|Whatever it was - it was bloody interesting (Vietnam Veterans' Museum - Phillip Island)|
It's been a memorable week. I've spent six days with six blokes I served with at a battalion reunion. We were all, at some time during 1970, members of B Company, 7RAR. Three of the crew I hadn't seen since that time.
This is the first reunion I've attended. It won't be the last. I now regret not being at the others. We hired a condominium in the heart of Melbourne. The fact that there was only one shower and toilet for seven old geezers didn't bother us. This accommodation was a vast improvement on the clammy Vietnamese soil replete with scorpions and snakes that we slept on for months at a time many years ago.
We come from all over the country and are a mixed and varied lot - all successful in our own right - a real estate salesman, an accountant, a bloke who runs a bread and breakfast, a printer, a manager, a warrant officer and a school principal. Four decades of life experiences have intervened, and we were (and are) very different people, but we clicked as if the forty year gap didn't exist.
Back then, the distinction between Nashos and Regs was irrelevant. Nothing has changed. I'd have to think hard now to remember which was which. Race, politics and religion are also irrelevant. Political disagreements pale into insignificance against a background of shared risk and discomfort in a war zone.
Most are married, but not all marriages have endured. Vietnam Veterans are generally high maintenance partners. Those of us who remain married are grateful to our wives. Perhaps there should be a special medal struck for them. We're all at the stage of life when we’re either retired or about to be, and finding ourselves with time to think and look at our lives post-Vietnam.
Bonds like these forged in shared hardship and duress are solid and endure the march of time.
This unique connection gave us permission to endlessly pay out on each other, to behave much as we did when we were twenty (as against sixty), and to fall back into the old roles we adopted way back when. We're still twenty year-olds at heart. Men take a long time to grow up. I'll let you know when I have.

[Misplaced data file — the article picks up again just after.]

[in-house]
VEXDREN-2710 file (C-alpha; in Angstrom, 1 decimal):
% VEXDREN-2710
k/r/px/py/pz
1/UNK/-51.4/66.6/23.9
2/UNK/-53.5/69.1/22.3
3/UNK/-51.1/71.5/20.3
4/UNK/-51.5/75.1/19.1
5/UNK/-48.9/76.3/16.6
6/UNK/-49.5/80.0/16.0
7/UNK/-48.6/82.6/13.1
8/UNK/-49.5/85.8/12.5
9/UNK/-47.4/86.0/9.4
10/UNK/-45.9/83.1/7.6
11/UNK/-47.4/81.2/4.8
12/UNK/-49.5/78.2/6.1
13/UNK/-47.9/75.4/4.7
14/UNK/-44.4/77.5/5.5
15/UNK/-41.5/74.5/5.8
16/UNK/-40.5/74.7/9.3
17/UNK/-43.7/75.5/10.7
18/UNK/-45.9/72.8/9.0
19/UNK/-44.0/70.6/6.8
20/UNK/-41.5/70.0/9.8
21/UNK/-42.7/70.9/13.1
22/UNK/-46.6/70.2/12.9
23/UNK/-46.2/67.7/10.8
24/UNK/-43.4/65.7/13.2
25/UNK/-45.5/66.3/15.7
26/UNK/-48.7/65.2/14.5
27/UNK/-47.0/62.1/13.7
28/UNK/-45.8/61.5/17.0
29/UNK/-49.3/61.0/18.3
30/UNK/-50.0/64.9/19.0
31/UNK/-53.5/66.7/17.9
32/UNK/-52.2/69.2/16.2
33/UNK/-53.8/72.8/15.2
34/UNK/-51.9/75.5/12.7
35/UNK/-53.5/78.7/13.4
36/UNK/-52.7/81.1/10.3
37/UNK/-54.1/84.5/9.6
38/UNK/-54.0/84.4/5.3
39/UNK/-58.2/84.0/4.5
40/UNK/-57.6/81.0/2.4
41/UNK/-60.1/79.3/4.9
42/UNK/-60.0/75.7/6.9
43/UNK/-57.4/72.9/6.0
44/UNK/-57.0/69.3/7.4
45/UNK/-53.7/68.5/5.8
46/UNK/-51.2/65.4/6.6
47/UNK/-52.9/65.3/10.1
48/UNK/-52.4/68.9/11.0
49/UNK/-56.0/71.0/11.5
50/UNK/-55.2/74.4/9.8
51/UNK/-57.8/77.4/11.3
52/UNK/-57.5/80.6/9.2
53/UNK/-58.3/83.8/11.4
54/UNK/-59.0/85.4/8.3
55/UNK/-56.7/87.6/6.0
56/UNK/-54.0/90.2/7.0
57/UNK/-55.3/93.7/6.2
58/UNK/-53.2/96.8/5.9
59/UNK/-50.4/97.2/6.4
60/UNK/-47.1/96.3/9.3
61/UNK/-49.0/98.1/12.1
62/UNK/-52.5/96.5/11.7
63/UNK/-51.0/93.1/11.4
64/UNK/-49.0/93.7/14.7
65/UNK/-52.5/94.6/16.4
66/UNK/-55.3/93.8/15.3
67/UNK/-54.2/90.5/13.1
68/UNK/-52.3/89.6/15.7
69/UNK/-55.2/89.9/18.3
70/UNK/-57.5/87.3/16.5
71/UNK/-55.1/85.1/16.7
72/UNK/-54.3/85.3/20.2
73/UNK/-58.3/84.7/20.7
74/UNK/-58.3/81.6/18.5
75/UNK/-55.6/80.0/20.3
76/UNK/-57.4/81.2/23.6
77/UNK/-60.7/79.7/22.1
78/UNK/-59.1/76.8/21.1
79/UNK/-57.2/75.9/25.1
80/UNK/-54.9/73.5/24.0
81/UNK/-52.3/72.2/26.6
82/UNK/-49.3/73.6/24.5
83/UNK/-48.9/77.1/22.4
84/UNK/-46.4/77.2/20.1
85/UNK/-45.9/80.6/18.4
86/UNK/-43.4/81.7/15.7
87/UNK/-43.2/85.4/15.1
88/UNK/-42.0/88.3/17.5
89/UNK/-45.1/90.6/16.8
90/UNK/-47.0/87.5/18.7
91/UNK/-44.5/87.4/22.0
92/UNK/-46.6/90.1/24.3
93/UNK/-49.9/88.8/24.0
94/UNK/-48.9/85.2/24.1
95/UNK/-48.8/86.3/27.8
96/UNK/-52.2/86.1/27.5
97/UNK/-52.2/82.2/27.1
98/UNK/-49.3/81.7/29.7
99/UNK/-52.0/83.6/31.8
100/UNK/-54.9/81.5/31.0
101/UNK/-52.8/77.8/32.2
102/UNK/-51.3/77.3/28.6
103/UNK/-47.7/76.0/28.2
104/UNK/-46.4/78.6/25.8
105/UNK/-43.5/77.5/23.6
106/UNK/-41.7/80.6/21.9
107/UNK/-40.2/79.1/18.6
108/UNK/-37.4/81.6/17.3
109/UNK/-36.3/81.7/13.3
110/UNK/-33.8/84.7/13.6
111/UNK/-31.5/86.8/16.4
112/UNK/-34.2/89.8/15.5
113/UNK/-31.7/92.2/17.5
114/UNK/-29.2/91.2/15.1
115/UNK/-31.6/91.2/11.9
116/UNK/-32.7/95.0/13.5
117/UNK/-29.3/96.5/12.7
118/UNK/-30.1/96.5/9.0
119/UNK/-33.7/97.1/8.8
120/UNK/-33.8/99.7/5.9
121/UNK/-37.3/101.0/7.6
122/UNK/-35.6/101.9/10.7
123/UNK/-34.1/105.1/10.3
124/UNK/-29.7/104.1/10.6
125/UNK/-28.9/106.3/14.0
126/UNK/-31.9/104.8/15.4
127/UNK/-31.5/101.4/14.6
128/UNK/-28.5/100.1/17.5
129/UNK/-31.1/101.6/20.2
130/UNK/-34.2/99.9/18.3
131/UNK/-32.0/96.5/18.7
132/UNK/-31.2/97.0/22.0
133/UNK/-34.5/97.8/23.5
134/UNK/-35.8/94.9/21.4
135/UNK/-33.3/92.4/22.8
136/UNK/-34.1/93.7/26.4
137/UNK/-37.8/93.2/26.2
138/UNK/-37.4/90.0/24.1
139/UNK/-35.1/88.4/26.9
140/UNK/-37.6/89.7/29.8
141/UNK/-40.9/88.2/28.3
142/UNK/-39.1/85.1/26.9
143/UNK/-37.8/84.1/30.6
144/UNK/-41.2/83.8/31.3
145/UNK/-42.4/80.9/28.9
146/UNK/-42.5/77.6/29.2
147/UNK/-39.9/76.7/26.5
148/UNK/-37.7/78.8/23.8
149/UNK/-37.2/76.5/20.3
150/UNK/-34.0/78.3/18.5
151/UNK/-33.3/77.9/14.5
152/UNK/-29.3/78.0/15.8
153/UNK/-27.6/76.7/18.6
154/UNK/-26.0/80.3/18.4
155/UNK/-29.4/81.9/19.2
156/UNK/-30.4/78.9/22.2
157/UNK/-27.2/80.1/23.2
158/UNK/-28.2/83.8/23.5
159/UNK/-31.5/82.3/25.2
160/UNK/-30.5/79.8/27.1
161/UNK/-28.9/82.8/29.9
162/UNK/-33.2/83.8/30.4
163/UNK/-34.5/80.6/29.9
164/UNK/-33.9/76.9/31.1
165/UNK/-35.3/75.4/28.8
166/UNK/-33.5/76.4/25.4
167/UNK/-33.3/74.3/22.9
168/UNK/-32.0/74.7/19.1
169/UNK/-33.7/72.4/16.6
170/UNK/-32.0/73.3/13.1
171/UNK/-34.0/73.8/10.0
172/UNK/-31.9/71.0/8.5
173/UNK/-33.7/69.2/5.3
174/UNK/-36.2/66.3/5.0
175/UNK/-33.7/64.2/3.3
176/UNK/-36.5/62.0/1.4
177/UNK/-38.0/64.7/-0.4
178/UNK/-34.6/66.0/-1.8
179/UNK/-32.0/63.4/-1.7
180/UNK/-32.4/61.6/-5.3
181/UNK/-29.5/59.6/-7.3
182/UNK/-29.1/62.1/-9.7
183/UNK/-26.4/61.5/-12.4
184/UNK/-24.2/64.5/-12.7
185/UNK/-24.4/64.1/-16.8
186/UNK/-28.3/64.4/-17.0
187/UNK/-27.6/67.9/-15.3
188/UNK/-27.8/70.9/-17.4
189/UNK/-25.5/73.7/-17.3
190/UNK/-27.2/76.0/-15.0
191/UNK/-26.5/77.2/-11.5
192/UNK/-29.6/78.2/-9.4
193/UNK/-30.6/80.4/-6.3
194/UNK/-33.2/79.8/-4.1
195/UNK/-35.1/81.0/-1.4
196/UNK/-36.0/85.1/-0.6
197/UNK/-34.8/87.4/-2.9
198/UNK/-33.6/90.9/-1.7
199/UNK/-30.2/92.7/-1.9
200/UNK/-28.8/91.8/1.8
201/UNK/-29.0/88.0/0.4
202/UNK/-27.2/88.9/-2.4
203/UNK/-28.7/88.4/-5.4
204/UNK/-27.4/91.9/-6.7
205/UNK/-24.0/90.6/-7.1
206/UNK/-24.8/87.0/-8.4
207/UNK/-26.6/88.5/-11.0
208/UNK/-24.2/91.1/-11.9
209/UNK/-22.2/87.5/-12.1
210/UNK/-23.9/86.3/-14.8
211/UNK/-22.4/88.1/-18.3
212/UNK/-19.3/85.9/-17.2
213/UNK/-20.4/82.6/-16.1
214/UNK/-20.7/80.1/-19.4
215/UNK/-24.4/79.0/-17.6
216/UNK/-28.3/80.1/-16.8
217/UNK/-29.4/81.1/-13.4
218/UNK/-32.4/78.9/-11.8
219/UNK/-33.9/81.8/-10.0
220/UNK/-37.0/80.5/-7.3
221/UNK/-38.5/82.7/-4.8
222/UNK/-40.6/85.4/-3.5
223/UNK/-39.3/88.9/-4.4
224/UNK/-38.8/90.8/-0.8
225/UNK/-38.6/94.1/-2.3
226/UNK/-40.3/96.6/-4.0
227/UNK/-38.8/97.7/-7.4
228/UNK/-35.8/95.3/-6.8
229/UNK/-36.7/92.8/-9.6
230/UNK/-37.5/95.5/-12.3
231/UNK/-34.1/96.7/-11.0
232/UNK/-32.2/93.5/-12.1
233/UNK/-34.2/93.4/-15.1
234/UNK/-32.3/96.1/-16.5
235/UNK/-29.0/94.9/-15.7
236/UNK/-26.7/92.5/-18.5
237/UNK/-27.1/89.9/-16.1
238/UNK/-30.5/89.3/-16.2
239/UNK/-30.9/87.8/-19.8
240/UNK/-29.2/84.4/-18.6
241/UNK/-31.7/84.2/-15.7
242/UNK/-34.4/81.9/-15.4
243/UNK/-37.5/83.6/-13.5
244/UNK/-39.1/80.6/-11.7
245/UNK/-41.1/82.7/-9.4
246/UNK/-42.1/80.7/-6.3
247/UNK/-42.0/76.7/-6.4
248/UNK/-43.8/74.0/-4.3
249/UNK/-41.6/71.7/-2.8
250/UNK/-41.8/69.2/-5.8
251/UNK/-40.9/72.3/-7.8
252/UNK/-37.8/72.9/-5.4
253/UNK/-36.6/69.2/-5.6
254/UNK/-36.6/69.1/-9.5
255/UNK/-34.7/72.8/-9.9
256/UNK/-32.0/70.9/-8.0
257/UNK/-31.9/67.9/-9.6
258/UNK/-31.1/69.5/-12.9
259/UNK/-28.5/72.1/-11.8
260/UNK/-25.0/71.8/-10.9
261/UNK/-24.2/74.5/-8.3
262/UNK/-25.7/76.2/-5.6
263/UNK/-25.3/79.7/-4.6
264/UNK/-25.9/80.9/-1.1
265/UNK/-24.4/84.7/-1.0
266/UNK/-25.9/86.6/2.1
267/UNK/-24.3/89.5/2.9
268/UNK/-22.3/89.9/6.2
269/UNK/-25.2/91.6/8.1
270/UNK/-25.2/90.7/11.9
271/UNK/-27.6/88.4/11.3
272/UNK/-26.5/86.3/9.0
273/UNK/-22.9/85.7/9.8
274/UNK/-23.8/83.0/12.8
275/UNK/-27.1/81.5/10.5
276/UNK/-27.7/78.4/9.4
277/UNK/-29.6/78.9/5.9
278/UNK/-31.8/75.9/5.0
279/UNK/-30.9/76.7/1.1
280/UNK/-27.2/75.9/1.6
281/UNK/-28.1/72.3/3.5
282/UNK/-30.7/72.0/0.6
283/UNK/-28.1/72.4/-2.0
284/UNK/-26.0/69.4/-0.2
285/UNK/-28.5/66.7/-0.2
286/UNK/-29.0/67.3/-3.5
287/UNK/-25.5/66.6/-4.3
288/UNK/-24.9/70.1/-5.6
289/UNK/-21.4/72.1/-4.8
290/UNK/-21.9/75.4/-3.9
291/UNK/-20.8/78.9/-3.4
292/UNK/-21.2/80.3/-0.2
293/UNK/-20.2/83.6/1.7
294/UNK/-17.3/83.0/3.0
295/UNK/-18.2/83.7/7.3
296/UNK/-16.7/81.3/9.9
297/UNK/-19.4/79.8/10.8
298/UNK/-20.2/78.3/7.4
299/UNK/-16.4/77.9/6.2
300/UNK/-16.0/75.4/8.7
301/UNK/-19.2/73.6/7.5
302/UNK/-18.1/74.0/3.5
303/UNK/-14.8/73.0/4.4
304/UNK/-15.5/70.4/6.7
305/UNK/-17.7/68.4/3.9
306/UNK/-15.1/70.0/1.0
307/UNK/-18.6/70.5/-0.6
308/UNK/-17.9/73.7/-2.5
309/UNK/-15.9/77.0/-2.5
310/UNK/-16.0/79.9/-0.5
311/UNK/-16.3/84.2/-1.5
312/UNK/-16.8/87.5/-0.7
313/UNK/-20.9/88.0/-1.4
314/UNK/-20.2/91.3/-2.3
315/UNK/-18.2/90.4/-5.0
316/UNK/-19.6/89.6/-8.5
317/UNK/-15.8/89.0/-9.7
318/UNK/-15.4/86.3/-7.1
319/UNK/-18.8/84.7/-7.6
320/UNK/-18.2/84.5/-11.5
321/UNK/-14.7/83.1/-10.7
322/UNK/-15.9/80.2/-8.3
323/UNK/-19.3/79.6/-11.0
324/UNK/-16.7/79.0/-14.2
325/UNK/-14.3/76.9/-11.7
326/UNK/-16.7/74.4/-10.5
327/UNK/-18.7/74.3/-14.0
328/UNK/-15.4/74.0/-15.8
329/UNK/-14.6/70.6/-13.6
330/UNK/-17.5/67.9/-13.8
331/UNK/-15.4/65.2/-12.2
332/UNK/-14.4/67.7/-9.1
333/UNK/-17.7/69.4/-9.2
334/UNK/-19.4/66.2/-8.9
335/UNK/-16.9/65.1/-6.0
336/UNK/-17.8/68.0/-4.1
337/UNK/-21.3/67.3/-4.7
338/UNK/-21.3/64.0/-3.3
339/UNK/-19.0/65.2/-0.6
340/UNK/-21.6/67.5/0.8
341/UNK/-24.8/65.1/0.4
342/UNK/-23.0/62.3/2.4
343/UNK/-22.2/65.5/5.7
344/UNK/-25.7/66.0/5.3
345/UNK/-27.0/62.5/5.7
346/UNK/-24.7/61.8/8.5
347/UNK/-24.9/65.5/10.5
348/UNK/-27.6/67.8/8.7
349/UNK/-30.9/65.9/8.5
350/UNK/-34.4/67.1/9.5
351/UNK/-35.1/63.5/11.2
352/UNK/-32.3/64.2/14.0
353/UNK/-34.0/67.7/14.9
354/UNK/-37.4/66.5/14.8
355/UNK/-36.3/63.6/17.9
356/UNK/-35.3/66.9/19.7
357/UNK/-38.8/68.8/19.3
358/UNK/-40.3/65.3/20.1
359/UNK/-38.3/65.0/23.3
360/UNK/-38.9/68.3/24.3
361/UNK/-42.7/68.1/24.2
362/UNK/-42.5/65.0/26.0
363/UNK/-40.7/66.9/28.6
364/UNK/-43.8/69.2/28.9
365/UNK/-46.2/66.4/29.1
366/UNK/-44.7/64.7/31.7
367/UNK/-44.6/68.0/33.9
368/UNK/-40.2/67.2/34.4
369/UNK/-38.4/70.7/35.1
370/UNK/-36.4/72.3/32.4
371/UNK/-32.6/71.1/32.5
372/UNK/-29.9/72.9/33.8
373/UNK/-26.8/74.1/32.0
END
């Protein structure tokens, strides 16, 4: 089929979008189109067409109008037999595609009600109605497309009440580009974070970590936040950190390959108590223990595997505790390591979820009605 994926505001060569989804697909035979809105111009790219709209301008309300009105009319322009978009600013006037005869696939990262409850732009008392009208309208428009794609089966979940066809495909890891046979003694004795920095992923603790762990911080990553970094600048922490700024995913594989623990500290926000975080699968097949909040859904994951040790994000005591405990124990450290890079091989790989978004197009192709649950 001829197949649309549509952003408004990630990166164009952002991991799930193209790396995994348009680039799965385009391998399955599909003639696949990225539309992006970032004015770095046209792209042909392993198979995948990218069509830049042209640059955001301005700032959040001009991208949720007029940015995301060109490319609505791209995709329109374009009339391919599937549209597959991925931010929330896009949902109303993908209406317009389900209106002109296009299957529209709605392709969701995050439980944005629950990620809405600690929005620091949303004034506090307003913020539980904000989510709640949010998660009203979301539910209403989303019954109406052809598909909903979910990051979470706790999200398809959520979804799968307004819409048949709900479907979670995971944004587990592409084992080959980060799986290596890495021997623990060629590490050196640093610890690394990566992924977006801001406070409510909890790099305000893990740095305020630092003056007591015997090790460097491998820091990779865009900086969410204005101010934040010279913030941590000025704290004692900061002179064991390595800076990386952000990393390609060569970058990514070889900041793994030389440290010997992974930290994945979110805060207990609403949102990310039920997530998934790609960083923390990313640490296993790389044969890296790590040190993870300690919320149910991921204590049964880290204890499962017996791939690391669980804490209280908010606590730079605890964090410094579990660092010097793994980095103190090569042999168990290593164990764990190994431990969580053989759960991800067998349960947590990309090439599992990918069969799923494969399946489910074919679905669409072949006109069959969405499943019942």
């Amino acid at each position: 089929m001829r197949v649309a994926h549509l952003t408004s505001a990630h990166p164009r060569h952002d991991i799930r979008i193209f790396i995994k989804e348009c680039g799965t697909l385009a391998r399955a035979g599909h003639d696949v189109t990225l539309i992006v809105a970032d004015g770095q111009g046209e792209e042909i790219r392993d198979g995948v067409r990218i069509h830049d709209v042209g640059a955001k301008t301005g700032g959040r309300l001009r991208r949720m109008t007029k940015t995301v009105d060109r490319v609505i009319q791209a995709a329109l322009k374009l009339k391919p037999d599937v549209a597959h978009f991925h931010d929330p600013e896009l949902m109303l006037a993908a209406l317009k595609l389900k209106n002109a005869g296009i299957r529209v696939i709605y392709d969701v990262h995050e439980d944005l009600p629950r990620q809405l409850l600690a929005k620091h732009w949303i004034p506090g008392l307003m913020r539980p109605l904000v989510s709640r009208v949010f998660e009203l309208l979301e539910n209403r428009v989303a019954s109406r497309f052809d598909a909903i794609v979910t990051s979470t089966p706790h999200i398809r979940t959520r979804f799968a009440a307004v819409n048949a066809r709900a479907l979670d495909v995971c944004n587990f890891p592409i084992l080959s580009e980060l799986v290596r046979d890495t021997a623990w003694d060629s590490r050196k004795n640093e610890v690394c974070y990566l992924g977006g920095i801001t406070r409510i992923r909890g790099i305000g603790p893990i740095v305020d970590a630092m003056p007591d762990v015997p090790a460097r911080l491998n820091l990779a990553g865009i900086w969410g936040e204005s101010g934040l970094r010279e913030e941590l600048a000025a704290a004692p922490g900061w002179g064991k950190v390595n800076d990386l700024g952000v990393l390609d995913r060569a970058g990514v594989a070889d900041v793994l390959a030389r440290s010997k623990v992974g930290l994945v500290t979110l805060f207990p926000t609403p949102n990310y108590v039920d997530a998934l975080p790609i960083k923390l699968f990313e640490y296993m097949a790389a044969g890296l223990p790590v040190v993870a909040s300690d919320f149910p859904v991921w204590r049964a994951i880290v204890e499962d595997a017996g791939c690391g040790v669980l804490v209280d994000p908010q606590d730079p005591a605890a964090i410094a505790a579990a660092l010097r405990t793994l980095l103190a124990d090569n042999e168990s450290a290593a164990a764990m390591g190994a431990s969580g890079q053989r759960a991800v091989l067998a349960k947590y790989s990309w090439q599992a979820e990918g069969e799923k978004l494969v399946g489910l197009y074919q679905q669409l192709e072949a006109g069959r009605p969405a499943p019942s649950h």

The way we talk to each other - the discourse of old soldiers - is unique. There are the one-liners, most of which I can't repeat here. Some examples will suffice -
"I've appointed you as my sexual adviser, so if I want f**king advice from you, I'll ask for it".
"Have you been told today? No? Well I'll be the first. Get f**ked."
"Anyone who can't tap dance is a poofter" (always said whilst furiously tap dancing").
And the verse - "Up the red rooster!" With the chorus - “More piss!"
Written here, this banter looks bizarre and juvenile. In context, with this group, especially after a drink or three - it's absolutely hilarious.
Together again, we reformed as a team. Together again, it was us against the world. The fact that the world we were in (metropolitan Melbourne) wasn't necessarily hostile was neither here nor there.
This morning in Melbourne there are a few bewildered taxi drivers who wonder what hit them. It's not an unreasonable expectation that a Melbourne taxi driver knows the location of Crown Casino, and said driver shouldn't have been too surprised when the language became colourful after he asked us for directions.
The older we get, the better we used to be, and our stories consistently improve with the telling. Every now and again would come a revelation, an understanding, that had been dormant for 40 years.
Those who didn't survive were honoured, formally with both respect and sorrow at the cenotaph, and informally, with humour, around a few beers.
Above all, it is perhaps this - our capacity to laugh at ourselves and at each other - that is at the core of our friendship.
Long may it continue.....